Front Page Titles (by Subject) TO JOHN AUGUSTINE WASHINGTON. - The Writings of George Washington, vol. IV (1776)
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TO JOHN AUGUSTINE WASHINGTON. - George Washington, The Writings of George Washington, vol. IV (1776) 
The Writings of George Washington, collected and edited by Worthington Chauncey Ford (New York and London: G. P. Putnam’s Sons, 1889). Vol. IV (1776).
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TO JOHN AUGUSTINE WASHINGTON.
New York, 22 July, 1776.
Whether you wrote to me or I to you last, I cannot undertake to say; but as it is some time since a Letter has passed between us, and as I expect every hour to be engaged in too busy a Scene to allow time for writing private Letters, I will take an opportunity by this day’s post to address to you a few lines, giving a brief acct. of the situation of affairs in this Quarter.
To begin, then, we have a powerful Fleet within full view of us, distant about eight miles. We have General Howe’s present army, consisting, by good report, of abt eight or nine thousand men upon Staten Island, covered by their Ships. We have Lord Howe just arrived, (that is about 10 days ago) and we have ships now popping In, which we suppose but do not know, to be part of the Fleet with the expected Reinforcements. When this arrives, if the Report of Deserters, Prisoners, and Tories are to be depended upon, the Enemy’s numbers will amount at least to twenty-five thousand men; ours to about fifteen thousand. More, indeed, are expected, but there is no certainty of their arrival, as Harvest and a thousand other excuses are urged for the Reasons of delay. What kind of opposition we shall be able to make, time only can show. I can only say, that the men appear to be in good spirits, and, if they will stand by me, the place shall not be carried without some loss, notwithstanding we are not yet in such a posture of defence as I could wish.
Two ships, to wit: the Phœnix of forty-four Guns, and Rose of twenty, run by our Batteries on the 12th, exhibiting a proof of what I had long most religiously believed; and that is, that a Vessel, with a brisk wind and strong tide, cannot, unless by a chance shott, be stopped by a Battery, without you could place some obstruction in the Water to impede her motion within reach of your Guns.1 We do not know that these ships received any capital Injury. In their Rigging they were somewhat damaged, and several shot went through their Hulls; but few if any Lives were lost. They now, with three Tenders, which accompanied them, lye up the North or Hudson’s River, abt. forty miles above this place, and have totally cut off all communication, by water, between this city and Albany, and between this army and ours upon the Lakes. They may have had other motives inducing them to run up the River, such as supplying the Tories with arms, etc., etc., but such a vigilant watch has hitherto been kept upon them, that I fancy they have succeeded but indifferently in those respects, notwithstanding this country abounds in disaffected Persons of the most diabolical dispositions and Intentions, as you may have perceived by the several publications in the gazettes, relative to their designs of destroying this army by treachery and Bribery, which was providentially discovered.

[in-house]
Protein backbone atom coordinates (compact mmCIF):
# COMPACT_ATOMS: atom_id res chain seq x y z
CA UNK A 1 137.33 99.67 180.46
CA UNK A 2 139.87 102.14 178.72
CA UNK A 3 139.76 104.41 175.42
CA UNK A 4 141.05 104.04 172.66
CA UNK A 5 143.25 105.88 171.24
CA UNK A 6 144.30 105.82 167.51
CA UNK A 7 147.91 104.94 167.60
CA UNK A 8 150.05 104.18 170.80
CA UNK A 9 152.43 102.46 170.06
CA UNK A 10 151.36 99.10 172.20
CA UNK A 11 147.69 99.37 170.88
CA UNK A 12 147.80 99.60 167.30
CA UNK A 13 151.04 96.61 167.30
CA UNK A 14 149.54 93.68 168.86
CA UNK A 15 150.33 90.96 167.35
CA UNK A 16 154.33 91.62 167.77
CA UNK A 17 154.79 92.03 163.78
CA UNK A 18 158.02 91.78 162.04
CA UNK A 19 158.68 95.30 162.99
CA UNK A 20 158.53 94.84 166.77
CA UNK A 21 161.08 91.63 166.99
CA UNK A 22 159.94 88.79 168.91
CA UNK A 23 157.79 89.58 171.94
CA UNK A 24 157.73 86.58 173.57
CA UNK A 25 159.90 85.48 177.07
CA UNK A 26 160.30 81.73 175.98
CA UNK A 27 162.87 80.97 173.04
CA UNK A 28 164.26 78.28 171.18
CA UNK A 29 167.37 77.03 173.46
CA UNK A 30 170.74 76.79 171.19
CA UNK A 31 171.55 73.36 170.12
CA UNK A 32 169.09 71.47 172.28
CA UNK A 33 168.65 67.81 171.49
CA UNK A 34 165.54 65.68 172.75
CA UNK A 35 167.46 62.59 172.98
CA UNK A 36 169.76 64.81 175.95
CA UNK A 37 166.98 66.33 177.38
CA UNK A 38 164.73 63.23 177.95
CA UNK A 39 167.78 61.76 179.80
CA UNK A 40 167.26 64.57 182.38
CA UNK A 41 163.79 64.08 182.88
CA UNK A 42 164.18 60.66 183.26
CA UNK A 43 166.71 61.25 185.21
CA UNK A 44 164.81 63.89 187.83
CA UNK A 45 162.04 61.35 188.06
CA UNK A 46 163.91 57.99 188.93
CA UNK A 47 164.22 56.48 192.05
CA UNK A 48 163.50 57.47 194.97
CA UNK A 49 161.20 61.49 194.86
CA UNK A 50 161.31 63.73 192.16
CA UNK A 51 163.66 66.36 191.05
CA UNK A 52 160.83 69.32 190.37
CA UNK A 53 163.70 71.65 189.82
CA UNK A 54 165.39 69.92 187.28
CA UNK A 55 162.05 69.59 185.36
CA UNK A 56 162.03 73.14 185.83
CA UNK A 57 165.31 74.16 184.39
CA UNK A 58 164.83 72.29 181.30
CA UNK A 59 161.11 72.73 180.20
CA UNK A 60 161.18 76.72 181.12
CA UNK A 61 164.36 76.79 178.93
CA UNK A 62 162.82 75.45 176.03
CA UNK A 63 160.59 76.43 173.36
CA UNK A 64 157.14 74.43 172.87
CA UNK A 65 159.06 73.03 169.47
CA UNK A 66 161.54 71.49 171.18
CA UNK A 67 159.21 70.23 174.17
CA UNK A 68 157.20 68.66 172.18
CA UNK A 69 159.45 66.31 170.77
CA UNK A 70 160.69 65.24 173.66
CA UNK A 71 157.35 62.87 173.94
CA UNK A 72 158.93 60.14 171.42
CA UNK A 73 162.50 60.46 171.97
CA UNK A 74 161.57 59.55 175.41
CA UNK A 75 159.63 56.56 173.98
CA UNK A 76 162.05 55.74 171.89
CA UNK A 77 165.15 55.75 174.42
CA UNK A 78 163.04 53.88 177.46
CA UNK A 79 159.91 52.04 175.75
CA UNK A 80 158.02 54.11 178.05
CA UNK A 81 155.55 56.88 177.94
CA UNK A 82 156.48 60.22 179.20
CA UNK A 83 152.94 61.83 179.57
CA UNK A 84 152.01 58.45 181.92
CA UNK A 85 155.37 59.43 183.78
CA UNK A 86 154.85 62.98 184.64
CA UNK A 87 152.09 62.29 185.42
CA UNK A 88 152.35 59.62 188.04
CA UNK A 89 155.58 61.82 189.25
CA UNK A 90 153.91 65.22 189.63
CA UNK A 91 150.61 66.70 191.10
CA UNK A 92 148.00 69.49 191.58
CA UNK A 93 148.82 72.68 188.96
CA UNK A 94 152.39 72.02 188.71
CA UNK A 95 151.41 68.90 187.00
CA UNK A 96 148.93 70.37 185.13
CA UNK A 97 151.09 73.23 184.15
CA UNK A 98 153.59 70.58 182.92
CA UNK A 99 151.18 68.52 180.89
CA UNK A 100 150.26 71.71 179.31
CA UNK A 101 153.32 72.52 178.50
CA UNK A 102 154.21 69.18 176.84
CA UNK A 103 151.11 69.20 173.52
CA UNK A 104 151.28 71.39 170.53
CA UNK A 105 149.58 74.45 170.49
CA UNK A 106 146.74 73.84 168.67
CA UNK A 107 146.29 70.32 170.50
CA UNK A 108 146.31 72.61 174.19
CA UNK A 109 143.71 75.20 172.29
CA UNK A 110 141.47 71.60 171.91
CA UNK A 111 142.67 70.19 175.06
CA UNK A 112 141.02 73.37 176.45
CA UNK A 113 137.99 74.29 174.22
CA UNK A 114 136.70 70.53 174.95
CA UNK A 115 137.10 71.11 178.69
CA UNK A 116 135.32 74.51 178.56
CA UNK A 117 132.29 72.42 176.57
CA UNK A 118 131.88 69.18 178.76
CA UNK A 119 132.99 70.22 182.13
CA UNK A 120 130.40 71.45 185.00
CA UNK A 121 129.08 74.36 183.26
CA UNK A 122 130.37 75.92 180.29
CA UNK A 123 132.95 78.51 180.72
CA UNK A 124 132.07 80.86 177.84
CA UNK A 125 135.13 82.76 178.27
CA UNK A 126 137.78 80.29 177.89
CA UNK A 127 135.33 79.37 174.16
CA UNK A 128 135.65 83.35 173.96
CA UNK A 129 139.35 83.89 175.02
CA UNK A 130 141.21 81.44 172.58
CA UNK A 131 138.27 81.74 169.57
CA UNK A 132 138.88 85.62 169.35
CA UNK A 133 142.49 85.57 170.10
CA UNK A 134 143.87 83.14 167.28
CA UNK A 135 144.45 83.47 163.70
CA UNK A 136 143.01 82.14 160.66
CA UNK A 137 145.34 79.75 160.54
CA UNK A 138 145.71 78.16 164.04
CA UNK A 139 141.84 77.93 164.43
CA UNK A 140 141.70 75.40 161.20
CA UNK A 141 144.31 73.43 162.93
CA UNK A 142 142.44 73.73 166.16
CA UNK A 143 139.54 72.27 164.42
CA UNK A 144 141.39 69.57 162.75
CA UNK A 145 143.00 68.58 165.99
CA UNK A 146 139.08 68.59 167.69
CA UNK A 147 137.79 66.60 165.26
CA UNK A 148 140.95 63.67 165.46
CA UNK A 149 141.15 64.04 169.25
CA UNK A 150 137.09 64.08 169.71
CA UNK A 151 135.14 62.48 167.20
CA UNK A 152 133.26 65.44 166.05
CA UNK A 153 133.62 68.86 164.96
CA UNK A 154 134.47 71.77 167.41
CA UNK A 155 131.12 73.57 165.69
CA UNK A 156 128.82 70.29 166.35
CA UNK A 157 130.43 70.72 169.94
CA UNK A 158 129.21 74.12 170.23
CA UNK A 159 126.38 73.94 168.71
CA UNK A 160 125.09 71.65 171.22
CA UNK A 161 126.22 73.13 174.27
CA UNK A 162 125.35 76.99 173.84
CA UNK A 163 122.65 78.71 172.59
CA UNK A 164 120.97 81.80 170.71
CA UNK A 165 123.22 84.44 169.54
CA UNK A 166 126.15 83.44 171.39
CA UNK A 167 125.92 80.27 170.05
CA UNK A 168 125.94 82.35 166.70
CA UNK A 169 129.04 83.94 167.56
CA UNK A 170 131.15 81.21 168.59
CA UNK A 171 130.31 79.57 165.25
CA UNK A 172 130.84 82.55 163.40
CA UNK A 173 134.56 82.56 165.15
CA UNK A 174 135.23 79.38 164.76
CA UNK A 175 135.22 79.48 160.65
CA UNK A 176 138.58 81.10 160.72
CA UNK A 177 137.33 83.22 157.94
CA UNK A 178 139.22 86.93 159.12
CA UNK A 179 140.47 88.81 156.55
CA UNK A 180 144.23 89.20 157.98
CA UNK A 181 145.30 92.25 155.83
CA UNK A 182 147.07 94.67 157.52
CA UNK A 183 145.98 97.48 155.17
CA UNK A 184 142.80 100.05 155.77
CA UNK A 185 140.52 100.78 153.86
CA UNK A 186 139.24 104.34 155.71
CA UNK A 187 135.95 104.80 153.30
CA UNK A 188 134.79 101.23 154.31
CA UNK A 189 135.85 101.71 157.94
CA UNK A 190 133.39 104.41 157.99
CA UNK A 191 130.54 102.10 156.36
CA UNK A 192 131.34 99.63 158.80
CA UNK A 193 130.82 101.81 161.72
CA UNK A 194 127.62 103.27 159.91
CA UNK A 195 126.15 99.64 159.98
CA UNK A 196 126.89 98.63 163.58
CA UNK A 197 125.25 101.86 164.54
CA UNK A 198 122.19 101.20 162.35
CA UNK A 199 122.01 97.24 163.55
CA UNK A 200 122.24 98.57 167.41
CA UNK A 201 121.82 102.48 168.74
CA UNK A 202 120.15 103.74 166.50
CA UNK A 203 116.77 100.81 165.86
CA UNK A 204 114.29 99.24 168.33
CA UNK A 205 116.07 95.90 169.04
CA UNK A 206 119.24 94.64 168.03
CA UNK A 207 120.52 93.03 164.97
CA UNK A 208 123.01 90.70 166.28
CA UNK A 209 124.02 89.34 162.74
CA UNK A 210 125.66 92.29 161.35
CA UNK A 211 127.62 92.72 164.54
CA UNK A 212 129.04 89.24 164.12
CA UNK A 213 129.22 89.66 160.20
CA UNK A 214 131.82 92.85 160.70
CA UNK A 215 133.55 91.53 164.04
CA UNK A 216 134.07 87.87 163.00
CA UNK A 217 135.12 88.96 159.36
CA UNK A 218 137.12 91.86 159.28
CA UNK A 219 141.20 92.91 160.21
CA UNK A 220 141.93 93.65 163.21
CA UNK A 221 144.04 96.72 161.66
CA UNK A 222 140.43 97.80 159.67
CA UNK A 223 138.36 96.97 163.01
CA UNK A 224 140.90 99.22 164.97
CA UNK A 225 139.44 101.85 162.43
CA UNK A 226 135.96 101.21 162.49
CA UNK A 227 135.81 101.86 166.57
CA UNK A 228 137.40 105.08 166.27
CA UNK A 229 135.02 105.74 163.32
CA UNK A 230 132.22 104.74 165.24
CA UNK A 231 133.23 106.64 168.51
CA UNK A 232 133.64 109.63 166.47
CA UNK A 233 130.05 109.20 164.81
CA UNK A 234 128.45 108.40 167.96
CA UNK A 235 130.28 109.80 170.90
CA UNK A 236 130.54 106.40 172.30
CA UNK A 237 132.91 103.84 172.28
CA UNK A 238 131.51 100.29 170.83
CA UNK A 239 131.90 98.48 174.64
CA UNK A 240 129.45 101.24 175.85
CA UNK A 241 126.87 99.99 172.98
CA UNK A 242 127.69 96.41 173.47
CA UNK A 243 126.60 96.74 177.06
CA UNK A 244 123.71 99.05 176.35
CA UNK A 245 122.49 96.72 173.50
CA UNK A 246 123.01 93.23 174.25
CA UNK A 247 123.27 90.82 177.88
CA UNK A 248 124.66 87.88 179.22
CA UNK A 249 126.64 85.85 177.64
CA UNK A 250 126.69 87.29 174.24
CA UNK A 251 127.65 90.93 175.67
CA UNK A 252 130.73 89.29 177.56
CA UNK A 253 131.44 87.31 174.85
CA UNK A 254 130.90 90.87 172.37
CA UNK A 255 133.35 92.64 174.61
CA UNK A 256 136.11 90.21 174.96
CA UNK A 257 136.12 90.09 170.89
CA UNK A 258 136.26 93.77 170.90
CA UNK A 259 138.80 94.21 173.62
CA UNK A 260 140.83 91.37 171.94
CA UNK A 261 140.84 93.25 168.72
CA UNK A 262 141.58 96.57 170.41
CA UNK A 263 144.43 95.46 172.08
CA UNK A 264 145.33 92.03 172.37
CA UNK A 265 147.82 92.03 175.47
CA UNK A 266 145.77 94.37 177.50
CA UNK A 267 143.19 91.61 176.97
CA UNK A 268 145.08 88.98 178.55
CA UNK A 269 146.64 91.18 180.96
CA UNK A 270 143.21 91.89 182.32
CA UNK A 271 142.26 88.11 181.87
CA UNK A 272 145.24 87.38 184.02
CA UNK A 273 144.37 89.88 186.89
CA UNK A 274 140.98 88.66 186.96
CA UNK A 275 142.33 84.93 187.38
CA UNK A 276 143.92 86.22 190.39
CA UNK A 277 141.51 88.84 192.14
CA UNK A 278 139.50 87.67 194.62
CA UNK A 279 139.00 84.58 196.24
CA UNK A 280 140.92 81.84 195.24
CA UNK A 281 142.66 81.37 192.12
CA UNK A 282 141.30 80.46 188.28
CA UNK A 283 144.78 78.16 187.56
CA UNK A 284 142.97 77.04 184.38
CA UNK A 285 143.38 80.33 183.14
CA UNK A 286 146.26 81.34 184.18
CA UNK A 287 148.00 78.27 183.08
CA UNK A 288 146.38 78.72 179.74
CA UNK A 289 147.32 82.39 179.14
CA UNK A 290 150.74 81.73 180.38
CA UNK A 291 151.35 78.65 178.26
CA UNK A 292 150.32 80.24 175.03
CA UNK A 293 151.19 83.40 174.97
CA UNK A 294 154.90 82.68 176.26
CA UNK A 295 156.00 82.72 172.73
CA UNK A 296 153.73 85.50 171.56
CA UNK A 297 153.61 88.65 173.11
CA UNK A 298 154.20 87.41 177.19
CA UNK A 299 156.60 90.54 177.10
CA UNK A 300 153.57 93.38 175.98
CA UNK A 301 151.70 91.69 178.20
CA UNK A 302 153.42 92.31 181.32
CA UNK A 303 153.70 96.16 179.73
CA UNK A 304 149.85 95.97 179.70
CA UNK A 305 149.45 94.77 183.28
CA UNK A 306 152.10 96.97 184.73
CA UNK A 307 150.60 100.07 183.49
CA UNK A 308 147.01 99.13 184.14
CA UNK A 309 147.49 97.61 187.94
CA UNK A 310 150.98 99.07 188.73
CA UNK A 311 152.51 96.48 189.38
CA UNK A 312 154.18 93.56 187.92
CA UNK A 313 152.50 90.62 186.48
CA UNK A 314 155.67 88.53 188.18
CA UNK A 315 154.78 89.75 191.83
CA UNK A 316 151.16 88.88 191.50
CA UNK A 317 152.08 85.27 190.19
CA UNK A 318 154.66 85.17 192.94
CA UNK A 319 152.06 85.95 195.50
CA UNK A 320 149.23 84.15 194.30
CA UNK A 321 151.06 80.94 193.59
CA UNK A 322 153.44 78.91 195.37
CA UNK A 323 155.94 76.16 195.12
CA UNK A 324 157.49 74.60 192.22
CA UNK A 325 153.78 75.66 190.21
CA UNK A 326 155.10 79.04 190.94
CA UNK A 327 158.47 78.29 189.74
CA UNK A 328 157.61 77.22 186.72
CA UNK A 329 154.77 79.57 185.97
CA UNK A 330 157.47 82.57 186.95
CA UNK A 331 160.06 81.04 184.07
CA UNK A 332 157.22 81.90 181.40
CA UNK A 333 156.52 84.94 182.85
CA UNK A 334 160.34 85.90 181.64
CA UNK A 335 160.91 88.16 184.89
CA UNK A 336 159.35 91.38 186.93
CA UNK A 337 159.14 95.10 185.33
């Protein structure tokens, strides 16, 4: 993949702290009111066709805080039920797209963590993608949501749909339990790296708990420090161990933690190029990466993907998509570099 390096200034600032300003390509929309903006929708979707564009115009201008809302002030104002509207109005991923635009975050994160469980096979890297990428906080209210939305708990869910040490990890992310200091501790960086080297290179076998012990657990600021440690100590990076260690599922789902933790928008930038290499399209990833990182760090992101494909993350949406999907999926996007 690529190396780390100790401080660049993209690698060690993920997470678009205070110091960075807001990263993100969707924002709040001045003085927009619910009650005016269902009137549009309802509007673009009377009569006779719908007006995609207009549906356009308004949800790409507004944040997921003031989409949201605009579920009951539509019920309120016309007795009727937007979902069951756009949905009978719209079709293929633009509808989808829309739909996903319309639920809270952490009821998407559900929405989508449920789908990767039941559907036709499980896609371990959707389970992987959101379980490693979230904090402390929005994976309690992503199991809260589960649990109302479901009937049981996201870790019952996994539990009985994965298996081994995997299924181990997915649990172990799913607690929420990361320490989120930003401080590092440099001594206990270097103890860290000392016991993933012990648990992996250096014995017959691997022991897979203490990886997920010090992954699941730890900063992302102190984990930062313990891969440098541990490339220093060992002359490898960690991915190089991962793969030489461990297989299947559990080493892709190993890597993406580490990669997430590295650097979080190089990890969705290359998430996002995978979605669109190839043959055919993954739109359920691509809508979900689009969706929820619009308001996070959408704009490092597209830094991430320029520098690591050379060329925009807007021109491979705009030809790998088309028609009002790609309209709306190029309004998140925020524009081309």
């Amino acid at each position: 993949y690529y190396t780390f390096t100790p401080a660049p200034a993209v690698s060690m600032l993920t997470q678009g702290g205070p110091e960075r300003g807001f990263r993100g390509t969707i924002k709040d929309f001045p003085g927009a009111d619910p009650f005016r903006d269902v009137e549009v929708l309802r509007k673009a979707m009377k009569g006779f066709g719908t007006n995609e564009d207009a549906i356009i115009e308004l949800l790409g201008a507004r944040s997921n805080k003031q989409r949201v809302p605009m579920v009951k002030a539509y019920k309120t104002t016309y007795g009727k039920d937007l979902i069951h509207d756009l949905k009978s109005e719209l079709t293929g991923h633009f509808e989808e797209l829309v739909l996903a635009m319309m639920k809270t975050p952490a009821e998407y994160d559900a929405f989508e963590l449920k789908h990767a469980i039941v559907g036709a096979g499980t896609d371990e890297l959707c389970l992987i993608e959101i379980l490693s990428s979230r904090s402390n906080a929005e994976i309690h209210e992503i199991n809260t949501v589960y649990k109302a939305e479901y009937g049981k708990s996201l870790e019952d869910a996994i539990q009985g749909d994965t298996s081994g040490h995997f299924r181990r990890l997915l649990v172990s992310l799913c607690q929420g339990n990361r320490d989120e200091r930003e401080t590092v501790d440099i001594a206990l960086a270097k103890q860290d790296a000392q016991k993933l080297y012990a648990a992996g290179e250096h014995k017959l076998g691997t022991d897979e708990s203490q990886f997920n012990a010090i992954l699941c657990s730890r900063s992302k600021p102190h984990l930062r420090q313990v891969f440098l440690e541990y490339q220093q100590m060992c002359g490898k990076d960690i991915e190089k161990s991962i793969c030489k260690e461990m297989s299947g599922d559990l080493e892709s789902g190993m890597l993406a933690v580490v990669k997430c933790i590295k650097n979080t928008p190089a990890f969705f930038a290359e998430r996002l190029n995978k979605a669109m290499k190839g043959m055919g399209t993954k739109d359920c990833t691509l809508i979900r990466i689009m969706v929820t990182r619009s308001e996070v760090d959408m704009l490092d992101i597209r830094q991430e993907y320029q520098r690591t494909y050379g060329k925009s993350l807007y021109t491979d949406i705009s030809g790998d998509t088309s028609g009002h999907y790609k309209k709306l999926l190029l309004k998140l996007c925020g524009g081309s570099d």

It is the general report of Deserters and Prisoners, and a prevailing opinion here, that no attempt will be made by Genl Howe, till his reinforcement arrives, which, as I said before, is hourly expected. Our situation at present, both in regard to men and other matters, is such as not to make it advisable to attempt any thing against them, surrounded as they are by water and covered with Ships, least a miscarriage should be productive of unhappy and fatal consequences. It is provoking, nevertheless, to have them so near, without being able in their weakness [to give] them any disturbance. [Their ships] that passed us are also saf[ely moored] in a broad part of the river, out [of reach] of shott from either shore.1
[1 ]On July 21st (Sunday) Duer of the Provincial Congress consulted with Washington at White Plains concerning obstructions to be placed in the Hudson river opposite to Mount Washington. The General expressed himself “extremely anxious” about this, and “measures are daily used for executing that purpose.” “If we succeed” wrote Duer, doubtless echoing Washington’s opinion, “the Designs of the enemy in this campaign are effectually baffled—if we fail, we cannot be in a more lamentable situation than we are now.” The intention was to sink a chevaux-de-frise, and two ships, about seventy feet apart, with heavy logs between. The work was not seriously begun until late in September, and before it was completed its efficacy to prevent the enemy’s vessels from passing was tested, and proved to be of no account. The obstructions were removed by the British after they had obtained possession of Fort Washington. Ruttenber, Obstructions in the Hudson River, 33-57.
[1 ]Original mutilated, the words in brackets being supplied by Sparks.